R. Bartley. They periodically suggest it as a constitutional amend- 
ment: "There shall be open borders." 4 

Julian Simon has quietly declined to go this far. And it's impor- 
tant to note why. 

Firstly, he says (quite rightly) that the numbers and type of po- 
tential immigrants is unknown. So he would prefer to raise immi- 
gration step by step, to see what happens. But, secondly, he is 
concerned about what he calls "negative human-capital externali- 
ties, " Most immigrants have lower skill levels than natives, he ac- 
knowledges. If enough of them were to arrive, they could 
overwhelm and render less effective the higher skills of the natives. 

In other words, if there is a huge flood of immigrants from Back-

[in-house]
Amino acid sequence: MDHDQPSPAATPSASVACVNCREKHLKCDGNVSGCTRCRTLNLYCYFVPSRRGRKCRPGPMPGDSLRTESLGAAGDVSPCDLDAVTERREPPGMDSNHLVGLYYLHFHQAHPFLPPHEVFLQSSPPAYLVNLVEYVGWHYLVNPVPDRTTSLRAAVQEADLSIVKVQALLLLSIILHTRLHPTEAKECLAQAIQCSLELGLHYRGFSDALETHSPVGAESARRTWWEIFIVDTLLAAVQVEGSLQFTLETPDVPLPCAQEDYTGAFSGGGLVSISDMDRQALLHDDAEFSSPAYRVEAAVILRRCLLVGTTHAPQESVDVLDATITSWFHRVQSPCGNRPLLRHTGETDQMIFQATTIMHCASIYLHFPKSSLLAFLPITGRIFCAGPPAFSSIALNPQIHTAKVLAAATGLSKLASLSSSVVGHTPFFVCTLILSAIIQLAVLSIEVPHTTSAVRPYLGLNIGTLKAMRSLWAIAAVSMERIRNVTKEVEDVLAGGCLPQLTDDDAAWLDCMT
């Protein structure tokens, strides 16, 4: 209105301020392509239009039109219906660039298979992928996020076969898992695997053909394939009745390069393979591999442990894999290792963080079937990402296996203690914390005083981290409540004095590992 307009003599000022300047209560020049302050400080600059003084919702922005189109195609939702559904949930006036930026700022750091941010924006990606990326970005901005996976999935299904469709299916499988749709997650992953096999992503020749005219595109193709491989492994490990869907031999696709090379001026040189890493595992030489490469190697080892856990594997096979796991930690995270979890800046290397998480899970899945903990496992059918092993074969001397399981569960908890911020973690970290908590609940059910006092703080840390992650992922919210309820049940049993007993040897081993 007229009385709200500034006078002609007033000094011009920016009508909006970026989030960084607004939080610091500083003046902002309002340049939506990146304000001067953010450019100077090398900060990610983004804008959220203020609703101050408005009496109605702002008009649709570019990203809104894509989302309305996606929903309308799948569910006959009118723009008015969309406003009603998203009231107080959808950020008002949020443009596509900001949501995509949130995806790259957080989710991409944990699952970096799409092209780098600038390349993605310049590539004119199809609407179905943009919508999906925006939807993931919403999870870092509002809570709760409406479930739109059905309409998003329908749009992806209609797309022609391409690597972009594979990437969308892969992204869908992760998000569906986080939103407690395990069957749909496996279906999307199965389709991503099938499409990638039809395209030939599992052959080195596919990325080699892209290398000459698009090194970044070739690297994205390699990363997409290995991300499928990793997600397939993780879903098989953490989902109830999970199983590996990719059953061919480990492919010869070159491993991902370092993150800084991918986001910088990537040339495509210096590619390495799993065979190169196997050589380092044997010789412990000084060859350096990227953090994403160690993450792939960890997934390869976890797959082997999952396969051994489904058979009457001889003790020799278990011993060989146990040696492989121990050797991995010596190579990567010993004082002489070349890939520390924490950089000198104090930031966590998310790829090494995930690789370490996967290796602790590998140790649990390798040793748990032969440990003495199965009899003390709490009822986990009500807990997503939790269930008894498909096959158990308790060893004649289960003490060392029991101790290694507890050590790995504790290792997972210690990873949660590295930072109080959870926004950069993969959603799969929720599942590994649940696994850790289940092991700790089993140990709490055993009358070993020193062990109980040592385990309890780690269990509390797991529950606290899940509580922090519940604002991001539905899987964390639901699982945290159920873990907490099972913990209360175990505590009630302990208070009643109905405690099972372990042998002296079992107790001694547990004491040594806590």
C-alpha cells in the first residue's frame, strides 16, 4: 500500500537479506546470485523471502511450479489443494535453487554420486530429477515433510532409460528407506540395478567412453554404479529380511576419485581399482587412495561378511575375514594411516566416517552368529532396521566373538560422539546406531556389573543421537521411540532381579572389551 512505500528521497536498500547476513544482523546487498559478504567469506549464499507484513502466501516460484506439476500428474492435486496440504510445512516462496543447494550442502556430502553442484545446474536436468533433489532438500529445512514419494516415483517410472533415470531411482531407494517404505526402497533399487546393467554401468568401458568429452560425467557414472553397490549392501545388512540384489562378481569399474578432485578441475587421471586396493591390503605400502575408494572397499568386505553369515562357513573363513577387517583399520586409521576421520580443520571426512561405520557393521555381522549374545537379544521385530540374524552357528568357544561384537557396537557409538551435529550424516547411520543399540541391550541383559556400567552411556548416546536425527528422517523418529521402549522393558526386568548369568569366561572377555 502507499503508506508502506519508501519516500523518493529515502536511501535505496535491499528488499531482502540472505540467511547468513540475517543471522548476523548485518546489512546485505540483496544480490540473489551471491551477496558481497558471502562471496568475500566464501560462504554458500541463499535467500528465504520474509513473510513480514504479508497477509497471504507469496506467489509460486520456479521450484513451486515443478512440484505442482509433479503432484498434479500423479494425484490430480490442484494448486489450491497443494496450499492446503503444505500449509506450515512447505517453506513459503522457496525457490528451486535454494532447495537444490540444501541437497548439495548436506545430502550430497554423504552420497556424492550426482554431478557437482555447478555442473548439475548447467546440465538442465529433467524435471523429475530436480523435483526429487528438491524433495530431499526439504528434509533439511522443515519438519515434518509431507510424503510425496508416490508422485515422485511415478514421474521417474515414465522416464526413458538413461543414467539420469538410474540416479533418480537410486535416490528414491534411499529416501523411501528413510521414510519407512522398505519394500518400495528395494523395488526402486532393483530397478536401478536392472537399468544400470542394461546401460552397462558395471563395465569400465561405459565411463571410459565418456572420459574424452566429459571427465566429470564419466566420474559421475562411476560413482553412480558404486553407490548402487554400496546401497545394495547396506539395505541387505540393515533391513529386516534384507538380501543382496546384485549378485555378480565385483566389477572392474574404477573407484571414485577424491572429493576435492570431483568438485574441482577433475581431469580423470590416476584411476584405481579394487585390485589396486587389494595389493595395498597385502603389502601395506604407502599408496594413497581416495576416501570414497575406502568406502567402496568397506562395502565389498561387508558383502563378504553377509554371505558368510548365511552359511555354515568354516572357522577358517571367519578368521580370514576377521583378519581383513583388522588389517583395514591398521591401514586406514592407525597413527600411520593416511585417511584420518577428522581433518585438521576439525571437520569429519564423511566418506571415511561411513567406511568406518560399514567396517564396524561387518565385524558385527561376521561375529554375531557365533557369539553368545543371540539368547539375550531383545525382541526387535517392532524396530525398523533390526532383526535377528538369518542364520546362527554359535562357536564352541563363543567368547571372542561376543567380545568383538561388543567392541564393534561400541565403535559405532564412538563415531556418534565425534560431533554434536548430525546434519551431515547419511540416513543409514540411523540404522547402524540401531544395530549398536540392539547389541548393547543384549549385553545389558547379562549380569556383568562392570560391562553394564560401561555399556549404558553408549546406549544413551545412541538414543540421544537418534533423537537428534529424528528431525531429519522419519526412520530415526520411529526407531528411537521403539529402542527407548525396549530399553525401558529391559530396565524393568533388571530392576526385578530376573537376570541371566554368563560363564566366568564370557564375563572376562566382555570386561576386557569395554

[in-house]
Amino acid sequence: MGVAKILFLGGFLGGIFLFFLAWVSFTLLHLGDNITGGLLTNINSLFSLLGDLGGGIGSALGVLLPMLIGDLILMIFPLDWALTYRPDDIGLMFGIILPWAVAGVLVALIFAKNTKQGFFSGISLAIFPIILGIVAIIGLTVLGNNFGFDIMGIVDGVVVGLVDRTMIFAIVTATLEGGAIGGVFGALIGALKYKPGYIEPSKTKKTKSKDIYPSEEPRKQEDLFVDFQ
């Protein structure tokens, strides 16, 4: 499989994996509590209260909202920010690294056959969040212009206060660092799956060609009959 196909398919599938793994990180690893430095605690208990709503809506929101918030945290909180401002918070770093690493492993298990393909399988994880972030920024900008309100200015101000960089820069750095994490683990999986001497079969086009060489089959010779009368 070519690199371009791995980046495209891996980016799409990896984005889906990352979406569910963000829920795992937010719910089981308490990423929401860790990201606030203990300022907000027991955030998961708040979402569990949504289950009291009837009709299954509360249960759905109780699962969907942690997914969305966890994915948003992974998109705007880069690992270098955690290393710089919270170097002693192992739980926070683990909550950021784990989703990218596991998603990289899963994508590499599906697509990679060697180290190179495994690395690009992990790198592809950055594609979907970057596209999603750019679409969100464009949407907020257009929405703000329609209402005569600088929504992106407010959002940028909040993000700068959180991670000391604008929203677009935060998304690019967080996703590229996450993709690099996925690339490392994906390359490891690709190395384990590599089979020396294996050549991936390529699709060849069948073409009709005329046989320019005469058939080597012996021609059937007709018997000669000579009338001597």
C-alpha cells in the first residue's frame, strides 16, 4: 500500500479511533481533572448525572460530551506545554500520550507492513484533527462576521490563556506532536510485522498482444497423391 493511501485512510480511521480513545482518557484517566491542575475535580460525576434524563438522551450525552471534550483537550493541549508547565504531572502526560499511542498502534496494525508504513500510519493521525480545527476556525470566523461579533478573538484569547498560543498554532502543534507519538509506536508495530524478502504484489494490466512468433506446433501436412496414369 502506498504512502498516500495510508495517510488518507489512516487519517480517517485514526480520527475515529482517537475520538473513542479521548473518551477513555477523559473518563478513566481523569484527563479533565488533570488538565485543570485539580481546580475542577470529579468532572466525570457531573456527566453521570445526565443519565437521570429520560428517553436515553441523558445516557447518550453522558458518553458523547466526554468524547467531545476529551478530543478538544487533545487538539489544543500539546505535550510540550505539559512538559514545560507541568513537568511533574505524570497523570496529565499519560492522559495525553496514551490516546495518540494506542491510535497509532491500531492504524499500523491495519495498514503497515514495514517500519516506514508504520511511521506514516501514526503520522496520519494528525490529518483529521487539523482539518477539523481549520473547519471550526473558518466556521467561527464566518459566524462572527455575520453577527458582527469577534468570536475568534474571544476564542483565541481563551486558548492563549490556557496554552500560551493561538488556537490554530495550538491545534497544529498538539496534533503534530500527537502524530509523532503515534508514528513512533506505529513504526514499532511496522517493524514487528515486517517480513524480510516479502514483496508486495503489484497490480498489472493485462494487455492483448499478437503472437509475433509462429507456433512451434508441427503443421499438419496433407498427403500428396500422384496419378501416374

wardia to Richonia, Richonia will become economically similar to 
Backwardia, with loss to Richonians and little gain to immigrants 


from Backwardia. ... So even if some immigrants are beneficial, a 
very large number coming from poorer countries . . . may have the 
opposite effect. 5 

This is a crucial theoretical concession. It means that there is a 
point at which intervention to stop immigration is justifiable on eco- 
nomic grounds — not just because there's a backlash from the 
dreaded nativists. 

Of course, Simon insists that immigration levels could be much 
higher than at present. But Richonians in California, Florida and 
New York City might not agree. 


Needless to say — and not for the first time — this discussion of im- 
migration in principle has little to do with immigration in practice,